- The Oxford Handbook of Spinoza
- Commonly Cited English Translations
- The Virtues of Geometry
- From Maimonides to Spinoza: Three Versions of an Intellectual Transition
- Spinoza and Descartes
- The Building Blocks of Spinoza’s Metaphysics: Substance, Attributes, and Modes
- But Why Was Spinoza a Necessitarian?
- The Principle of Sufficient Reason in Spinoza
- Spinoza and the Philosophy of Science: Mathematics, Motion, and Being
- Representation, Misrepresentation, and Error in Spinoza’s Philosophy of Mind
- Finite Subjects in the Ethics: Spinoza on Indexical Knowledge, the First Person, and the Individuality of Human Minds
- Spinoza on Skepticism
- The Highest Good and Perfection in Spinoza
- Spinoza on Mind
- The Intellectual Love of God
- The Metaphysics of Affects or the Unbearable Reality of Confusion
- Spinoza’s Unorthodox Metaphysics of the Will
- Spinoza’s Philosophy of Religion
- Spinoza’s Political Philosophy
- Leibniz’s Encounter with Spinoza’s Monism, October 1675 to February 1678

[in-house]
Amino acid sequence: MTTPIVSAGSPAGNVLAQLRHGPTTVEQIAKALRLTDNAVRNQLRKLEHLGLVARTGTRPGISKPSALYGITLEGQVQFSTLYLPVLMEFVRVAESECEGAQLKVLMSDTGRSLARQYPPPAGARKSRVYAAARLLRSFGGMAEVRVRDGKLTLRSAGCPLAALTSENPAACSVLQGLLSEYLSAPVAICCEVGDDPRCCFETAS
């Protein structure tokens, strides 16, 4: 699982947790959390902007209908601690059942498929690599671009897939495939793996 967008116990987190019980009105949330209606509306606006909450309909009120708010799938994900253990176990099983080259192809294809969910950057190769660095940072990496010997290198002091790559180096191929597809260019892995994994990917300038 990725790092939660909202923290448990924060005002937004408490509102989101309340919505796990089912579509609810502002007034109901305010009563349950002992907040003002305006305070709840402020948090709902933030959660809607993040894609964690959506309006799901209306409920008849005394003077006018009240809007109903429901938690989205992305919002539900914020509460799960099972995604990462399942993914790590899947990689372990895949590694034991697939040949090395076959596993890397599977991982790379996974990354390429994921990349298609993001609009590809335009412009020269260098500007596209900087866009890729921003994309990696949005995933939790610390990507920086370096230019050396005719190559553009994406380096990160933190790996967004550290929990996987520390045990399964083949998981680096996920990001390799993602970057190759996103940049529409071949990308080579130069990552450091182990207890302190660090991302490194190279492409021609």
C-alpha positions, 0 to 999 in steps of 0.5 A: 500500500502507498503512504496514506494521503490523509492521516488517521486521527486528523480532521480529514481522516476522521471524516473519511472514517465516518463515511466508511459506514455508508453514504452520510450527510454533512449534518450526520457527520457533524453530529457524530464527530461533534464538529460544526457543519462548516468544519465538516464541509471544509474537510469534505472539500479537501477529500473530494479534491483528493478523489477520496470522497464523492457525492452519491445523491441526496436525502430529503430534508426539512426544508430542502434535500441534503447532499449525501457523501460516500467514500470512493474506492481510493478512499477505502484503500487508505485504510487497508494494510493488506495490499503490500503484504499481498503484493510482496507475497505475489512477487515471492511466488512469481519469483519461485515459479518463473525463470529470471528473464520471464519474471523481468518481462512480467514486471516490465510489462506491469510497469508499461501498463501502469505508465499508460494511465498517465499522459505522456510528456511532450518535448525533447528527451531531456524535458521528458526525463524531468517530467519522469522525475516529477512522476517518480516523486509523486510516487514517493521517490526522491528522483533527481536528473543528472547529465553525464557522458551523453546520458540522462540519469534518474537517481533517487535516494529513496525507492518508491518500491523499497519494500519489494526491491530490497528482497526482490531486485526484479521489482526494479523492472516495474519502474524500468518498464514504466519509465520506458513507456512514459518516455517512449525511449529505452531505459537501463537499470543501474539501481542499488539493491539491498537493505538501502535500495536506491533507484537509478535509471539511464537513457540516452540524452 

- Playing with Fire: Hume, Rationalism, and a Little Bit of Spinoza
- Kant and Spinoza Debating the Third Antinomy
- “Nothing Comes from Nothing”: Judaism, the Orient, and Kabbalah in Hegel’s Reception of Spinoza
- Nietzsche and Spinoza: Enemy-Brothers
- Spinoza’s Afterlife in Judaism and the Task of Modern Jewish Philosophy
- Spinoza’s Relevance to Contemporary Metaphysics
- Literary Spinoza
Abstract and Keywords
If Kant wanted to combat dogmatism—if he wanted to deny knowledge in order to make room for freedom and faith—he must have taken Spinoza seriously. In considering the case of the third Antinomy, the chapter argues, contrary to the prevalent view, that he did. The first part of the chapter challenges the historical pieces of evidence (allegedly) supporting the conclusion that Kant never engaged with Spinoza in the first Critique. The second part considers the third Antinomy, arguing that its Antithesis, eliminating freedom by invoking the Principle of Sufficient Reason, articulates a Spinozist position—not a Leibnizian one, as is commonly assumed. The third part explores the chief Spinozist challenge to the Antinomy, drawing on Spinoza’s understanding of infinity, freedom, and adequate ideas. The conclusion defends Kant’s position by confronting Spinoza’s position on infinity and freedom with Kant’s account of the sublime.
Omri Boehm is Associate Professor of Philosophy at the New School for Social Research. He is the author of Kant’s Critique of Spinoza (2014) and of The Binding of Isaac: A Religious Model of Disobedience (2007), as well as essays on Kant, early modern philosophy, and philosophy of religion.
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